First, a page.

Blinded by the fright
We're 10 years past the Twin Towers attack and still fighting wars in its name. Can we open our eyes in time?
Published: September 7, 2011
The United Nations has a conflict of interest as a party to the military conflict, and acknowledged in a July 2009 UN human rights report footnote that "there is a significant possibility that the United Nations Assistance Mission in Afghanistan is underreporting civilian casualties." In August, even the mainstream media derided a claim by the White House counterterrorism adviser that there hasn't been a single "collateral," or innocent, death during an entire year of CIA drone strikes in Pakistan, a period in which 600 people were killed, all of them alleged "militants."
As a specific explanation for the blindness, the Los Angeles Times reported on April 9 that "Special Forces account for a disproportionate share of civilian casualties caused by western troops, military officials and human rights groups say, though there are no precise figures because many of their missions are deemed secret."
Sticker shock of war
Among the most bizarre symptoms of the blindness is the tendency of most deficit hawks to become big spenders on Iraq and Afghanistan, at least until lately. The direct costs of the war, which is to say those unfunded costs in each year's budget, now come to $1.23 trillion, or $444.6 billion for Afghanistan and $791.4 billion for Iraq, according to the National Priorities Project.
But that's another sleight of hand, when one considers the so-called indirect costs like long-term veterans' care. Leading economists Joseph Stiglitz and Linda Bilmes recently testified to Congress that their previous estimate of $4 to $6 trillion in ultimate costs was conservative. Nancy Youssef, of McClatchy Newspapers in Washington, D.C., in my opinion the best war reporter of the decade, wrote recently that "it's almost impossible to pin down just what the United States spends on war." The president himself expressed "sticker shock," according to Woodward's book, when presented cost projections during his internal review of 2009.
The Long War casts a shadow not only over our economy and future budgets, but our unborn children's future as well. This is no accident, but the result of deliberate lies, obfuscations and scandalous accounting techniques. We are victims of an information warfare strategy waged deliberately by the Pentagon.
As Gen. Stanley McChrystal said much too candidly in February 2010, "This is not a physical war of how many people you kill or how much ground you capture, how many bridges you blow up. This is all in the minds of the participants." David Kilcullen, once the top counterinsurgency adviser to Gen. David Petraeus, defines "international information operations as part of counterinsurgency."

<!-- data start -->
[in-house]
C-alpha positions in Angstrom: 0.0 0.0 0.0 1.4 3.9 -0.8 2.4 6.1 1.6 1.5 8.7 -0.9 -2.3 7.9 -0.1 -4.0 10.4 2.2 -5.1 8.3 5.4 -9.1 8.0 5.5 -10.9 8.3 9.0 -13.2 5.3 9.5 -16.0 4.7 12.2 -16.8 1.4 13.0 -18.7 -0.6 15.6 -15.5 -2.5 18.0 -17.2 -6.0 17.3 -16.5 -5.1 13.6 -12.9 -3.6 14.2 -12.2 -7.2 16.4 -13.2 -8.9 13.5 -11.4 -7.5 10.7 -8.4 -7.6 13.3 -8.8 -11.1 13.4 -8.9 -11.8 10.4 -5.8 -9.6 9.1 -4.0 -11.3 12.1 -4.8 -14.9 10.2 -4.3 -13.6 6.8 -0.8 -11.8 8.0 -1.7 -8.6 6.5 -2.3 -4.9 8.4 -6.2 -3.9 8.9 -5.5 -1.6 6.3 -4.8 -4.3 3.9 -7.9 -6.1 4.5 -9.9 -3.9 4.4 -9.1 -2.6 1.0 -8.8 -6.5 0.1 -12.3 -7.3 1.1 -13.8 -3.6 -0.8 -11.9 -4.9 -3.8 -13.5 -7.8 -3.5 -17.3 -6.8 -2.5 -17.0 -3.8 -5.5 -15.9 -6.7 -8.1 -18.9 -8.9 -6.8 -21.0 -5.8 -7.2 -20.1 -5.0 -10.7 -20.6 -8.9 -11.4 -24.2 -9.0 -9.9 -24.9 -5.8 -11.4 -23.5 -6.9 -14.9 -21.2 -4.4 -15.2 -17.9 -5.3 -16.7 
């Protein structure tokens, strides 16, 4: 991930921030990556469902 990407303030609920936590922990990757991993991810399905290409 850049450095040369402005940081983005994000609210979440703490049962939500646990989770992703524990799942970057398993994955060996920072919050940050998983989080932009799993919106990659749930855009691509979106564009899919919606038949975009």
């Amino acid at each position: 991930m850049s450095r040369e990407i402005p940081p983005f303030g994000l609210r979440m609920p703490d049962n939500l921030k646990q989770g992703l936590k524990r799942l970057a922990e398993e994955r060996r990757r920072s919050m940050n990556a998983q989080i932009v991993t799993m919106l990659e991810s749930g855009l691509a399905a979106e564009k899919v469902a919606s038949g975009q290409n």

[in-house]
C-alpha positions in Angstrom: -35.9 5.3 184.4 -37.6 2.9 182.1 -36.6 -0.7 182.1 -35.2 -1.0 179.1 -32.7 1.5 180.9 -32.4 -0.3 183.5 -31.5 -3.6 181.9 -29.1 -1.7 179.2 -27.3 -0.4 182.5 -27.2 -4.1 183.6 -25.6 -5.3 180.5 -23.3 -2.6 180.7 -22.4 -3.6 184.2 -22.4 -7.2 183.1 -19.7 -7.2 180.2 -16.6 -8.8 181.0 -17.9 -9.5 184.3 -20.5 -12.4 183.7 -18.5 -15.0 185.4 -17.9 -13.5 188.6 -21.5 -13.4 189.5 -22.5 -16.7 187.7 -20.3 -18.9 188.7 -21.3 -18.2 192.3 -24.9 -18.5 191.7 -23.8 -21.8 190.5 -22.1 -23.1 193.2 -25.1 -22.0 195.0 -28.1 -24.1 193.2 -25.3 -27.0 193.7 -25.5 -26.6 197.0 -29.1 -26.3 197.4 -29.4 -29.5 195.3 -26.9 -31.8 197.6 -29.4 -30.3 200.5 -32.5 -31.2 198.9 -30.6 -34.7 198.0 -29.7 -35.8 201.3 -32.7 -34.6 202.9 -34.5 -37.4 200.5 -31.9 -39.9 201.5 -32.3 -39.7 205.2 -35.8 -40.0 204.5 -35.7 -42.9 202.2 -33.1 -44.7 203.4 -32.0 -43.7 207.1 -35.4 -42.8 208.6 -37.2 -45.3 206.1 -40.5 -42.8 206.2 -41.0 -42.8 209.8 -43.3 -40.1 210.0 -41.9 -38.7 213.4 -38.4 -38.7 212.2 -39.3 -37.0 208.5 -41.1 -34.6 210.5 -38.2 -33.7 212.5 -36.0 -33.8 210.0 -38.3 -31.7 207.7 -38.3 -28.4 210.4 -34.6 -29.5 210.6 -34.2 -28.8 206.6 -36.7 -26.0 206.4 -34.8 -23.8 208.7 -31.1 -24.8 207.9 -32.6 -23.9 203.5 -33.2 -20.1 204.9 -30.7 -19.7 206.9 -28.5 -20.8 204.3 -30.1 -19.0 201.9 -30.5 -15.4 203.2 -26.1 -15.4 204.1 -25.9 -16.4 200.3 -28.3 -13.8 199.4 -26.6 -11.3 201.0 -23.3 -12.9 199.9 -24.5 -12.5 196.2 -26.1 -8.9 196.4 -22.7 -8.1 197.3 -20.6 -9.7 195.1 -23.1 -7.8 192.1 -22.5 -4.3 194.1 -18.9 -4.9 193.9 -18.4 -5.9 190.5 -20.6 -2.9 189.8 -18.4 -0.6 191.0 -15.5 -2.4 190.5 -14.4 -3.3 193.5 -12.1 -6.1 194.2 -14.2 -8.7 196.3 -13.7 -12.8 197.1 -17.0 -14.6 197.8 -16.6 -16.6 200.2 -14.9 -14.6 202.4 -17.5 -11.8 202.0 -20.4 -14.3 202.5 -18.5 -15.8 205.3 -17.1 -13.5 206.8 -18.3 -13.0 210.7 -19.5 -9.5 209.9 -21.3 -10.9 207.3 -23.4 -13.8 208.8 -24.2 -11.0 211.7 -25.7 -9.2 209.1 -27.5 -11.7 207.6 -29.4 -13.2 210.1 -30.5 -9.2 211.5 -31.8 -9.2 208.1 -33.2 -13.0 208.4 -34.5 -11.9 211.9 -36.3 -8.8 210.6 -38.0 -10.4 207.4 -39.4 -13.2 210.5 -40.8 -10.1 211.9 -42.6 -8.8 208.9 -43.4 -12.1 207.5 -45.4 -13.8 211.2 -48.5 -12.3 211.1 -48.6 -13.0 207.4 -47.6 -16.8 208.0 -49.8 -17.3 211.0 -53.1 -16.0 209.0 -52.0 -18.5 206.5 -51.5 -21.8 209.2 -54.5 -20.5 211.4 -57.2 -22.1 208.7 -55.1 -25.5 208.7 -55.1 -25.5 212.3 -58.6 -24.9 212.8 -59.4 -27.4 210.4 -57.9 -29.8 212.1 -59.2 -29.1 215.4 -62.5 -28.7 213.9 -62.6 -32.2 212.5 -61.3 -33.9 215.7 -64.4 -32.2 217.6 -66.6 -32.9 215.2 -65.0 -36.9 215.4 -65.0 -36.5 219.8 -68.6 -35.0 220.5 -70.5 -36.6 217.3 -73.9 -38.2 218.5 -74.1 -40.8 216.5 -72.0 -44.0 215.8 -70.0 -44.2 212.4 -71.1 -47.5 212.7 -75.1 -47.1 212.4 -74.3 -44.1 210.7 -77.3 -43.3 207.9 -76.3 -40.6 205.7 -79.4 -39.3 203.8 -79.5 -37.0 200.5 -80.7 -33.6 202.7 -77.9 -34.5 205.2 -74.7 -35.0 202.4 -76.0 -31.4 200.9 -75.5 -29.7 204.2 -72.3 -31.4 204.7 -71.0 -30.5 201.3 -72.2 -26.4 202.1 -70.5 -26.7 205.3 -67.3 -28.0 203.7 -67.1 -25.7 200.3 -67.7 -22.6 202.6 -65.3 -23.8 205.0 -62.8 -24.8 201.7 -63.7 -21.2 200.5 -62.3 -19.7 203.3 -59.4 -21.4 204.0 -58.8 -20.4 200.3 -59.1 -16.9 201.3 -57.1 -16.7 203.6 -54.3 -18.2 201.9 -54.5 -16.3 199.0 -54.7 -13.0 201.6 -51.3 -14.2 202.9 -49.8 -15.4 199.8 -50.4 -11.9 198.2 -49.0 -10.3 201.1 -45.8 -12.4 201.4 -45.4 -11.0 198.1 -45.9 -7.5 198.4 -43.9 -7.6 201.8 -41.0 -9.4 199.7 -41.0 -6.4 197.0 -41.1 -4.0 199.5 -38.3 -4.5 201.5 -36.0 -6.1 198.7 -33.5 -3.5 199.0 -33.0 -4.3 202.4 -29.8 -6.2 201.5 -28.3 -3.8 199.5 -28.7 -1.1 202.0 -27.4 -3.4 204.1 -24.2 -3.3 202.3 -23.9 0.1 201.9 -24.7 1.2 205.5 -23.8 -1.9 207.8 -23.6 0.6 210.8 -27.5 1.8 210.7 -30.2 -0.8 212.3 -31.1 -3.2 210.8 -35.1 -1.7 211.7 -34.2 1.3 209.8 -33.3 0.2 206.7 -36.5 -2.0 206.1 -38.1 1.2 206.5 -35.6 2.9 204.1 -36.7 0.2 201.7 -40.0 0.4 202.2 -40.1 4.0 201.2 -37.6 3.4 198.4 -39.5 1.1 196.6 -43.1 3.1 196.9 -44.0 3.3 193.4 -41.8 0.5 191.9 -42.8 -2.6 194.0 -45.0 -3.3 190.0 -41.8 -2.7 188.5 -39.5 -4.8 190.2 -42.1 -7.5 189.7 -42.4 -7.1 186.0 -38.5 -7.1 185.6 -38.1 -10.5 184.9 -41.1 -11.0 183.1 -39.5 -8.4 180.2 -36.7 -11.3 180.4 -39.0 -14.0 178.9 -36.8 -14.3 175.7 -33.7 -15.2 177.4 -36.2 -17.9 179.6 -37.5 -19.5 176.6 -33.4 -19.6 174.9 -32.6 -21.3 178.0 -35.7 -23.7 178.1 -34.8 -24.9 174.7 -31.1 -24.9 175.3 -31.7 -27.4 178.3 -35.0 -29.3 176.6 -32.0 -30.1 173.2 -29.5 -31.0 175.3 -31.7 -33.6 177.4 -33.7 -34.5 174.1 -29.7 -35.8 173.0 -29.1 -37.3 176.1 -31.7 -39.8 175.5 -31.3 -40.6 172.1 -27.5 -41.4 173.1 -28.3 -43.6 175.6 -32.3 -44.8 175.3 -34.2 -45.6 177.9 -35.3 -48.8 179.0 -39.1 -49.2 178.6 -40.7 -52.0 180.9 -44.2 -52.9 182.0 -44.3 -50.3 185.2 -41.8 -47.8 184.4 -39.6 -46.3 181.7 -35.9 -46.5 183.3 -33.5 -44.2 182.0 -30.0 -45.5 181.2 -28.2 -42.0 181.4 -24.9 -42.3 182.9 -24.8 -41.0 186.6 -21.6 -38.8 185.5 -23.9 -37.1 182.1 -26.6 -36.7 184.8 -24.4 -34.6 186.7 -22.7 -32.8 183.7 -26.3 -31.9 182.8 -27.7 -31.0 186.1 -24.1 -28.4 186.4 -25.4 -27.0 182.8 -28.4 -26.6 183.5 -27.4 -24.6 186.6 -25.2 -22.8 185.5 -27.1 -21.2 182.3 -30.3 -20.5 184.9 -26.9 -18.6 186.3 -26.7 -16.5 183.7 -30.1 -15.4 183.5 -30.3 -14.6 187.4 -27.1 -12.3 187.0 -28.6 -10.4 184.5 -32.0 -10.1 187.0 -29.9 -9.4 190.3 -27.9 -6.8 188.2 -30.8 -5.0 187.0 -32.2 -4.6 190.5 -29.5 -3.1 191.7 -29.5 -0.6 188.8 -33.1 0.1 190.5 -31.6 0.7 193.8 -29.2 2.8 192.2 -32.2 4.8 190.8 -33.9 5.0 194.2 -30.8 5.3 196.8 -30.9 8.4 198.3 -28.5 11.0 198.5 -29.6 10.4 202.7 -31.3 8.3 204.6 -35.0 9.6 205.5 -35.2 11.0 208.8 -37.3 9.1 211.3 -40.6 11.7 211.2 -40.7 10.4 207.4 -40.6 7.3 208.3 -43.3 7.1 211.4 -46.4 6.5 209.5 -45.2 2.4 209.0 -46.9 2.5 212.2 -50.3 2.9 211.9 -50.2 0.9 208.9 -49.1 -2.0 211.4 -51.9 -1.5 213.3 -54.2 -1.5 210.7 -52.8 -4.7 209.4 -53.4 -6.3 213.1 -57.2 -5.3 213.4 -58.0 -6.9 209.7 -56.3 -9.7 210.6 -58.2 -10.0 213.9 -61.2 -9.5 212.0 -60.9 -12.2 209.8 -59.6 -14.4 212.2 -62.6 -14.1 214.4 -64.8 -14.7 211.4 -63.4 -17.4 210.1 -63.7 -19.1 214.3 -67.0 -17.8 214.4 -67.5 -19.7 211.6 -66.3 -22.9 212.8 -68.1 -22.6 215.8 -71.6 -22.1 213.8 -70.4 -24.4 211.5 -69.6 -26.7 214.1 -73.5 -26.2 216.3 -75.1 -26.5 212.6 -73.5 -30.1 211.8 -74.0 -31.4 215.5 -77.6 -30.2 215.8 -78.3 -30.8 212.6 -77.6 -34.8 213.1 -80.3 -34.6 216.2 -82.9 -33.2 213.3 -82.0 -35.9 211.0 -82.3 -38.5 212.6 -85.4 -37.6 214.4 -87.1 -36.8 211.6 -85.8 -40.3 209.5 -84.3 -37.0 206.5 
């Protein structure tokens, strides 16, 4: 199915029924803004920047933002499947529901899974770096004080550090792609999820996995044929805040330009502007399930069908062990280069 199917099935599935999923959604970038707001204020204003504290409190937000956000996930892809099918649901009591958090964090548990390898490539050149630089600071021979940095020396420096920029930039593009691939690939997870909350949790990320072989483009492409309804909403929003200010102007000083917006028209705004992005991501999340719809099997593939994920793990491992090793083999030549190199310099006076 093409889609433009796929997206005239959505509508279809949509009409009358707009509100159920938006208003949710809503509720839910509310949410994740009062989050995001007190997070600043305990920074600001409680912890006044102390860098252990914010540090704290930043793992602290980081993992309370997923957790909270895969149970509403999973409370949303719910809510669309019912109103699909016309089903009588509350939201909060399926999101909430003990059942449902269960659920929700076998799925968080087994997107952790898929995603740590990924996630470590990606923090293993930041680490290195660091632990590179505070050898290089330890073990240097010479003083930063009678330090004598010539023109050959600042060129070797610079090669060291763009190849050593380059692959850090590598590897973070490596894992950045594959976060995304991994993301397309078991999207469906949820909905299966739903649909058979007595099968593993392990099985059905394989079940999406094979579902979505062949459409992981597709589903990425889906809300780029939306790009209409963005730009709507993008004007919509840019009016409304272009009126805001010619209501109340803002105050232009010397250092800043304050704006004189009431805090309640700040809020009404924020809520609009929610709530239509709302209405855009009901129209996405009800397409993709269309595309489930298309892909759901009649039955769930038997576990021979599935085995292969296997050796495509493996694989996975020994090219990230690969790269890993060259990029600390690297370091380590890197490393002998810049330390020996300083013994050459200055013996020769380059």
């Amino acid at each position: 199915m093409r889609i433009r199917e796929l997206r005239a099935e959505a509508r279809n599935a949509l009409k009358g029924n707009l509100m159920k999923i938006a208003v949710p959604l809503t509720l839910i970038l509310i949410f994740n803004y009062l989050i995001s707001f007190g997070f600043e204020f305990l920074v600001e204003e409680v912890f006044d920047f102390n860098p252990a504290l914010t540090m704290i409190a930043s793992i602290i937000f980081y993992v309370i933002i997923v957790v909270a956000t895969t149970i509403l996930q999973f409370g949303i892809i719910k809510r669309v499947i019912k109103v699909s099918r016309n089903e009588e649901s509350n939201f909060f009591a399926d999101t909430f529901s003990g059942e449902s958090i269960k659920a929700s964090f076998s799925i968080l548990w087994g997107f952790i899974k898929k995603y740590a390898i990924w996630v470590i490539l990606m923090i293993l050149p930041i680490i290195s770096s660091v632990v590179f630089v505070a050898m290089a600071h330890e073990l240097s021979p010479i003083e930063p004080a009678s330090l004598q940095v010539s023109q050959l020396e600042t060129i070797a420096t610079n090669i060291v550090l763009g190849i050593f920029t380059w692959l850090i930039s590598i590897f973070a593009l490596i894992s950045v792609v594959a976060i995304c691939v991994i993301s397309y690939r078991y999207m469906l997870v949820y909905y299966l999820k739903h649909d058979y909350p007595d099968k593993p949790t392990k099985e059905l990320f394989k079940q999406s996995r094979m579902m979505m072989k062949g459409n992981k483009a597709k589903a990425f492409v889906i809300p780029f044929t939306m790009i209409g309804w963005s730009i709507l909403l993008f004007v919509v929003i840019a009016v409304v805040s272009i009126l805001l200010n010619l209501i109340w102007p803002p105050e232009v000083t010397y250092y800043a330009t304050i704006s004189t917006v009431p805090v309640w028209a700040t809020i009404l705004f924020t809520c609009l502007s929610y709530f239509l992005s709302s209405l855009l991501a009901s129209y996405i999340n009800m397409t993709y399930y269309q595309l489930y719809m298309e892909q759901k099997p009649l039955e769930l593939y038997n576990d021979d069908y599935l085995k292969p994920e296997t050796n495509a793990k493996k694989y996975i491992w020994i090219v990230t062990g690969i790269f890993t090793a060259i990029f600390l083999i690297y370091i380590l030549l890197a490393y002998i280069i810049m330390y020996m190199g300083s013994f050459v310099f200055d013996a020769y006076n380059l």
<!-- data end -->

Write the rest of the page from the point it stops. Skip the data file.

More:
In his 2010 book Counterinsurgency Kilcullen wrote that Petraeus' goal is to achieve a "unity of perception management measures targeting the increasingly influential spectators' gallery of the international community."
This new "war of perceptions," relying on naked media manipulation such as the treatment of media commentators as "message amplifiers" but also high-technology information warfare, only highlights the vast importance of the ongoing WikiLeaks whistle-blowing campaign against the global secrecy establishment.
Consider just what we have learned about Iraq and Afghanistan because of WikiLeaks: tens of thousands of civilian casualties in Iraq never before disclosed; instructions to U.S. troops not to investigate torture when conducted by U.S. allies; the existence of Task Force 373, carrying out night raids in Afghanistan; the CIA's secret army of 3,000 mercenaries; private parties by DynCorp featuring trafficked boys as entertainment; and an Afghan vice president carrying $52 million in a suitcase. The efforts of the White House to prosecute Julian Assange and persecute Pfc. Bradley Manning in military prison should be of deep concern to anyone believing in the public's right to know.
The news that this is not a physical war but mainly one of perceptions will not be received well among American military families or Afghan children, which is why a responsible citizen must rebel first and foremost against The Official Story. That simple act of resistance necessarily leads to study as part of critical practice, which is as essential to the recovery of a democratic self and democratic society.
Read, for example, this early martial line of Rudyard Kipling, the English poet of the white man's burden: "When you're left wounded on Afghanistan's plains and the women come out to cut up what remains / just roll to your rifle and blow out your brains / And go to your God like a soldier." Years later, after Kipling's beloved son was killed in World War I and his remains were never recovered, the poet wrote: "If any question why we died / Tell them because our fathers lied."
A hope for peace
An important part of the story of the peace movement, and the hope for peace itself, is the process by which hawks come to see their own mistakes. A brilliant history — and autobiography — in this regard is Dan Ellsberg's Secrets, about his evolution from defense hawk to historic whistleblower during the Vietnam War. Ellsberg writes movingly about how he was influenced on his journey by contact with young men on their way to prison for draft resistance.
The military occupation of our minds will continue until many more Americans become familiar with the strategies and doctrines in play during the Long War. Not enough Americans in the peace movement are literate about counterinsurgency, counterterrorism and the debates about "the clash of civilizations" — i.e., the West versus the Muslim world.
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